The Alaska Industrial Development and Export Authority has contracted with one of the nation’s largest owners of coal-fired power plants in hopes of getting the 50-megawatt Healy Clean Coal Project back into operation.AIDEA has contracted with Capital Energy Inc. and AEP Pro Serve Inc., a subsidiary of American Electric Power Co., to do an evaluation of operating systems in the $297 million plant at Healy, which has been shut down since 1999.Officials from Capital Energy and a technical team from AEP Pro Serve Inc. were in Healy Oct. 4 to do an inspection of the plant, according to Jim McMillan, acting executive director of the Alaska Industrial Development and Export Authority.AIDEA, the state’s development corporation, owns the Healy plant.McMillan said this is the first step toward getting the coal-fired power plant back into operation.Capital Energy is a power plant consulting firm based in Miami, Fla. American Electric Power Co., headquartered in Columbus, Ohio, is a major power company that operates large coal-fired plants in 11 states. The company had $60 billion in annual sales last year.AIDEA’s contract with Capital Energy is not to exceed $300,000, according to Lynn Kenney, spokesperson for the authority.The $297 million plant was built to test new coal-burning and environmental control systems and was completed in 1997.It has been shut down since December 1999 when a dispute developed between AIDEA, which owns the plant, and Golden Valley Electric Association of Fairbanks, which had agreed to operate and buy power.The contract with Capital Energy was signed Oct. 1. It will take about nine weeks to do the assessment, said Kenney.AIDEA also is looking for a company to take over as operator of the plant, a function Golden Valley performed before.The authority has applied for a $23 million grant from the U.S. Department of Energy to fund a partial retrofit of equipment in the plant, and to conduct a three-year operating test, Kenney said.GVEA, however, said that it has an agreement with AIDEA to give it the first right of refusal in a contract to operate the plant, according to Steve Haagenson, chief executive of Golden Valley.This commitment is in a settlement to a lawsuit GVEA brought against the state authority after an operating test of the plant in late 1999, when the utility was operator, Haagenson said.On Aug. 27 AIDEA was notified by the federal agency that its grant had won a first round of approval as part of new DOE program to finance research into clean coal technologies, she said.The authority is competing against 36 other applications for coal technology funds in the DOE program, according to Kenney.The U.S. Department of Energy contributed $117 million to the cost of the plant to test new technologies developed by TRW and Babcock and Wilcox Inc.A new coal combustion unit developed by TRW and an emissions cleaning system developed by Babcock and Wilcox resulted in lower emissions of air pollutants, particularly sulfur dioxide and nitrogen oxide, during tests for the DOE in 1998, according to Art Copoulos, AIDEA’s project engineer for the Healy plant.In late 1999, AIDEA and Golden Valley conducted a 90-day operating test of the plant, but disputed the results. GVEA asserted the plant failed to meet its requirements for safe and cost-efficient operation.The utility sued the authority to get out of a contract signed to buy power and operate the plant.A settlement of the suit provided that GVEA and AIDEA would work together on a plan to retrofit parts of the plant where problems occurred.Since 1990 the two have continued to disagree on what needs to be done, however.GVEA argues the new coal-burning systems need to be completely replaced, according to Haagenson. "The plant isn’t safe, it isn’t reliable and it isn’t economic," he said.AIDEA feels a "full retrofit" is unneeded and that a less-costly partial retrofit will do job, McMillan said.Copoulos said there were problems in the equipment that move coal to the combustion unit in the plant.However, consultant reports said there were no operating problems with the combustion unit itself or the emissions-control system, he said.Haagenson said the consultant reports found the plant could be operated but they didn’t touch on whether it would be economic, which is a prime consideration for GVEA’s Interior Alaska customers, he said."We remain commited to working with AIDEA on a resolution of this issue that will benefit our customers," Haagenson said.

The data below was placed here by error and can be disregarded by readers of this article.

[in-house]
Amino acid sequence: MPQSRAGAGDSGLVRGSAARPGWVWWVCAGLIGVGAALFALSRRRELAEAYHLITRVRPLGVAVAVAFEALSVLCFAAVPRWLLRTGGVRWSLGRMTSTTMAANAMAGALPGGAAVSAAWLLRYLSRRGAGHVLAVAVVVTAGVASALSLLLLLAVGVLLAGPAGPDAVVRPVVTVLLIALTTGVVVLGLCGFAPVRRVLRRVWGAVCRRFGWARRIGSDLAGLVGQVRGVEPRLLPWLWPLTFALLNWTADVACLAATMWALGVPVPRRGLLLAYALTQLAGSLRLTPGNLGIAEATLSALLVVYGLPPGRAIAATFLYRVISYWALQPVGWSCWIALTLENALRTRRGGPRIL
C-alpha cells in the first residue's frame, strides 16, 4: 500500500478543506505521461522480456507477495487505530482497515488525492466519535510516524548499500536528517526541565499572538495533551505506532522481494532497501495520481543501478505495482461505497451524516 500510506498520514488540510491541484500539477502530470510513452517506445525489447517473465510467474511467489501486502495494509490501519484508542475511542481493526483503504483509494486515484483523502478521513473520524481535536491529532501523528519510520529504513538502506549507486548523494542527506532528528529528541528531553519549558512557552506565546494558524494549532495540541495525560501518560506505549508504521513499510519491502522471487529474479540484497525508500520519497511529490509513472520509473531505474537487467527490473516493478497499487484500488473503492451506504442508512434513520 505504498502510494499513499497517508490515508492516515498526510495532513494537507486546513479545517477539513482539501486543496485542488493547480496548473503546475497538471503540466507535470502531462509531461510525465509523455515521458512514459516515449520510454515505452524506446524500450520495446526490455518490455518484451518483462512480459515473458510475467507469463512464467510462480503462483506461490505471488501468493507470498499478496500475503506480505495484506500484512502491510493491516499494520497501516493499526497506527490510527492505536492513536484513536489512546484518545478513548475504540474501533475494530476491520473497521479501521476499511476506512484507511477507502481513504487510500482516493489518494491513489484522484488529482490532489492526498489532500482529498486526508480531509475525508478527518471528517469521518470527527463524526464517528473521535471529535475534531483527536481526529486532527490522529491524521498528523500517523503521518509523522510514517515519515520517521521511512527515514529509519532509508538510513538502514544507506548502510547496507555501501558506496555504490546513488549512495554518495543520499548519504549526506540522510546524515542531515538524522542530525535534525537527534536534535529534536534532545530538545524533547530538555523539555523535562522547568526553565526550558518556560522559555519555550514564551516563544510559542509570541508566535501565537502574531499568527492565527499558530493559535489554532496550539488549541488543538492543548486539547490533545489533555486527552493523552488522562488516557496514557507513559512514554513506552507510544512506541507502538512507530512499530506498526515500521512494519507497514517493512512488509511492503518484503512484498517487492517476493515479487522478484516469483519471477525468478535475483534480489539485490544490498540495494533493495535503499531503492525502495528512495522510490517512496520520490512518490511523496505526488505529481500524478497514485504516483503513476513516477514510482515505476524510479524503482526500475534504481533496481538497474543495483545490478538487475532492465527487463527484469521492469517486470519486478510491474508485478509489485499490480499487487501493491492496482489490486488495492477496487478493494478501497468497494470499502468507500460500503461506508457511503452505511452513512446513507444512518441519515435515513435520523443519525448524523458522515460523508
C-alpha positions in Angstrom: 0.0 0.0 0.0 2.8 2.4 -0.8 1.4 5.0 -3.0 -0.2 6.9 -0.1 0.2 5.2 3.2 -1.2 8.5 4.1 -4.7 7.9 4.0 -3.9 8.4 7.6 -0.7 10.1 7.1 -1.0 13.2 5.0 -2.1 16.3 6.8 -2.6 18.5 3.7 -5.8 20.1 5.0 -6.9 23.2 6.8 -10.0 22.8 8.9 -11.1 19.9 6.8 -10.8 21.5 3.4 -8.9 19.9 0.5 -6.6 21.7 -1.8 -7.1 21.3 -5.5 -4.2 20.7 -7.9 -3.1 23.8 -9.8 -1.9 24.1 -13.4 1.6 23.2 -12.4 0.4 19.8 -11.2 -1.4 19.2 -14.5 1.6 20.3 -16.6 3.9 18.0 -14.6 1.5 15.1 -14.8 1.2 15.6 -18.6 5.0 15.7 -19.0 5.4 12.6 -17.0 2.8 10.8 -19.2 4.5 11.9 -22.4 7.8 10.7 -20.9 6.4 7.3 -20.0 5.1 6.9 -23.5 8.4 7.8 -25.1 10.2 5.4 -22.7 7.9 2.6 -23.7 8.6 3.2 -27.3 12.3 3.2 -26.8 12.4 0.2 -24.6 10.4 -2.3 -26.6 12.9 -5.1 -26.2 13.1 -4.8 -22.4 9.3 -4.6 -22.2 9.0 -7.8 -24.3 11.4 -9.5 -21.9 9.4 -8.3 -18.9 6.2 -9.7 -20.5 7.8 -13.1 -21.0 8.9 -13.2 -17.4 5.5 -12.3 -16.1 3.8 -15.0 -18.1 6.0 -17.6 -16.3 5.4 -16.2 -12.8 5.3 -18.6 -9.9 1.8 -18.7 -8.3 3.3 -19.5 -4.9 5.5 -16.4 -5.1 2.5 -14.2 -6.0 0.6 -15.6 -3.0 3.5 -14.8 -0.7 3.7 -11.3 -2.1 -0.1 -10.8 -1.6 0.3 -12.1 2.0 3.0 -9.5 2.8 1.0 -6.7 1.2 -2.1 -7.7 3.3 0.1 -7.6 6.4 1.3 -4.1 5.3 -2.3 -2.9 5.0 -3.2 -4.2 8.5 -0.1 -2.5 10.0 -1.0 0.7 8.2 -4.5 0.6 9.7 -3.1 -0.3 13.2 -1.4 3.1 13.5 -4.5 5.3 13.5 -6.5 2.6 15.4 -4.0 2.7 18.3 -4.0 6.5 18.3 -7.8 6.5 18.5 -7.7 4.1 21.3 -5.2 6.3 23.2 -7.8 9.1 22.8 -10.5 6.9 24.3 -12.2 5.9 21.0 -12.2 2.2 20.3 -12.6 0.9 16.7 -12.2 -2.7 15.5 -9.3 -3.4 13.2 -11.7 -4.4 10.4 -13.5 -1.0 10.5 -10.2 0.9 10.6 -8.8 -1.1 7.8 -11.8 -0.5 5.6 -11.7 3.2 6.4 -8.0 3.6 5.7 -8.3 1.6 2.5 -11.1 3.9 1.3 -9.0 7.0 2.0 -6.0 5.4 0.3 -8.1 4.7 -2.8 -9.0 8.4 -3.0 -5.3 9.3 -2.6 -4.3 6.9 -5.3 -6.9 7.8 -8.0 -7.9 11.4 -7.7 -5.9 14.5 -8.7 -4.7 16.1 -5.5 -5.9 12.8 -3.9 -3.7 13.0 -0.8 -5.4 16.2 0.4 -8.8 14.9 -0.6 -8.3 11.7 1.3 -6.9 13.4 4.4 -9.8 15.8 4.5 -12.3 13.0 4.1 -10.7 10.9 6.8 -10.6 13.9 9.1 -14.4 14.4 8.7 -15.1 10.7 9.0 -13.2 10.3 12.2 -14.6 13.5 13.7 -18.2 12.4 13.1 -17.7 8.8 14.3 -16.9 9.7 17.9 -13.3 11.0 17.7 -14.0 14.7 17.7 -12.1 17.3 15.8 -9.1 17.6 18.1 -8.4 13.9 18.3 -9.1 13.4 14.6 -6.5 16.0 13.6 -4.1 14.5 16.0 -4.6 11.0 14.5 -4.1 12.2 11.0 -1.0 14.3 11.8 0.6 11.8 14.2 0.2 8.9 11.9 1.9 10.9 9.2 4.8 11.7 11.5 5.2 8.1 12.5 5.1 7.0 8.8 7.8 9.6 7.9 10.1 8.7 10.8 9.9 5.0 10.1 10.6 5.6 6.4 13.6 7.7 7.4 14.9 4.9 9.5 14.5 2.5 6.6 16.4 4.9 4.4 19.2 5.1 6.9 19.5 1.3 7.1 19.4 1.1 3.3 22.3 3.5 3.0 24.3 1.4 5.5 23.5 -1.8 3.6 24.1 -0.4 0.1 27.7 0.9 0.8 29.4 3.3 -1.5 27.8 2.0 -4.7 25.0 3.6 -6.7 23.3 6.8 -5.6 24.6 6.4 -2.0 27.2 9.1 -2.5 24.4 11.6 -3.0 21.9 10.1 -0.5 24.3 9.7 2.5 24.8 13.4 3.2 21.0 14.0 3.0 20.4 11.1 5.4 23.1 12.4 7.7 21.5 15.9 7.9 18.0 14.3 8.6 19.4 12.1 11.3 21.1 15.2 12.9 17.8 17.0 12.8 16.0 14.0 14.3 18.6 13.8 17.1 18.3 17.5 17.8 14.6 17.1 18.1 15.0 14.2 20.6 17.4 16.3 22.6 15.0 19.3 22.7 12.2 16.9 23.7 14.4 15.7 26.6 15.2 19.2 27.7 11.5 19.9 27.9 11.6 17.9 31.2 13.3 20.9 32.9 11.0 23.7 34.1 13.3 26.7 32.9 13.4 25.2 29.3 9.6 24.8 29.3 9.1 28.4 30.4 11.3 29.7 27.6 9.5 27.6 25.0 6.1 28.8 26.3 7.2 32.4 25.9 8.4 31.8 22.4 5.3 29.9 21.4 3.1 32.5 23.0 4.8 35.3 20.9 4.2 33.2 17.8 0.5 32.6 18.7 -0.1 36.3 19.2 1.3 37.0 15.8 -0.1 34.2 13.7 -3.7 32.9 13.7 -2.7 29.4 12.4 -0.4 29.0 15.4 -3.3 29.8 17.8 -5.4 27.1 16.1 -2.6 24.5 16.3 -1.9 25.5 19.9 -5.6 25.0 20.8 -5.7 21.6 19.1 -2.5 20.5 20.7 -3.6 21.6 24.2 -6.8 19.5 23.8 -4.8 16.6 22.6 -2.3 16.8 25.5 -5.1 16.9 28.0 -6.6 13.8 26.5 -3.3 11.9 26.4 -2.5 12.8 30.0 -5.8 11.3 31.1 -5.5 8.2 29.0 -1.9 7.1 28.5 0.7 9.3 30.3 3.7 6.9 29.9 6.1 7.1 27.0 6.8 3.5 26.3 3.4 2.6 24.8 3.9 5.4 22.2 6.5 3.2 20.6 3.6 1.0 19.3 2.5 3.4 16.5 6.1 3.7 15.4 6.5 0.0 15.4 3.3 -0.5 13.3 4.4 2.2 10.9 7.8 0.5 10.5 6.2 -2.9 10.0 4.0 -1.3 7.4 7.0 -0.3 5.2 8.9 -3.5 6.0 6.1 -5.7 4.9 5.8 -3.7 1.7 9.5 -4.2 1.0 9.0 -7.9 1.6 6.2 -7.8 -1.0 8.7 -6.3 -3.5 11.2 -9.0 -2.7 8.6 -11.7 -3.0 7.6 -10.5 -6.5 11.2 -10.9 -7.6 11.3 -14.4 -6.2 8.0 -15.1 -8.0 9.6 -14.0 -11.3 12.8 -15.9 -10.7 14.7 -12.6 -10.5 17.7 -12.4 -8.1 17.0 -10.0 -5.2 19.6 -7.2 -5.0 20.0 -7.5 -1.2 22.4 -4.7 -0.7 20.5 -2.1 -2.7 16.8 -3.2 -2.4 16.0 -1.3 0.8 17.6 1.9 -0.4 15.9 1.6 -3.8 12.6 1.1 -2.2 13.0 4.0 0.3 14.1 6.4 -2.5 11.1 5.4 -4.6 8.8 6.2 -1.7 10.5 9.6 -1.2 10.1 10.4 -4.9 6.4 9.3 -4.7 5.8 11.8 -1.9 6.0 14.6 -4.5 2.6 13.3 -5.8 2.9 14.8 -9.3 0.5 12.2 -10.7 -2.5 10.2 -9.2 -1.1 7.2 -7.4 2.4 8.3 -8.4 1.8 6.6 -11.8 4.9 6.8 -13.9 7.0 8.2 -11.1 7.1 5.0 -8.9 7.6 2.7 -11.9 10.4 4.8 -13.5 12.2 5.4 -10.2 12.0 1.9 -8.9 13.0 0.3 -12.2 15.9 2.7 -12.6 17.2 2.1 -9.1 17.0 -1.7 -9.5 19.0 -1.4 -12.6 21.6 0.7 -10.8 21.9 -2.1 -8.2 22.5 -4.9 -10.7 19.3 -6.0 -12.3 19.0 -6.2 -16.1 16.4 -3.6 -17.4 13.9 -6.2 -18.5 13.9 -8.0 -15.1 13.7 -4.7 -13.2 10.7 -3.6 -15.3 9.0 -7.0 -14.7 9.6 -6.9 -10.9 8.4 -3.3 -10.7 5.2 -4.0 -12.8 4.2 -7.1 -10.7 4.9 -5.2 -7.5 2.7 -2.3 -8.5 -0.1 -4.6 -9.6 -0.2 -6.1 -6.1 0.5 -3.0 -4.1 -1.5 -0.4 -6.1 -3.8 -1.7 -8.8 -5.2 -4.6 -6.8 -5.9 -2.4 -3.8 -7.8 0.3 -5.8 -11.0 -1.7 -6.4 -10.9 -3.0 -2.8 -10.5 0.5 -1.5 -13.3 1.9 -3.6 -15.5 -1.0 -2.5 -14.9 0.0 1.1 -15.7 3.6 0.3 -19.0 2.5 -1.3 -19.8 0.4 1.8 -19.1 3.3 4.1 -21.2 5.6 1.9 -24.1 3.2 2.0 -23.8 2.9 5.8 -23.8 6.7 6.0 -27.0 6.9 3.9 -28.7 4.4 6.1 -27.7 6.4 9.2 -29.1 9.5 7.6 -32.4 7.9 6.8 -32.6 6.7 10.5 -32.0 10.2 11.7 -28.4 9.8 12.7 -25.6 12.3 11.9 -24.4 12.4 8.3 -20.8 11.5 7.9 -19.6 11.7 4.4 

Seward rejects sale of utility to Homer Electric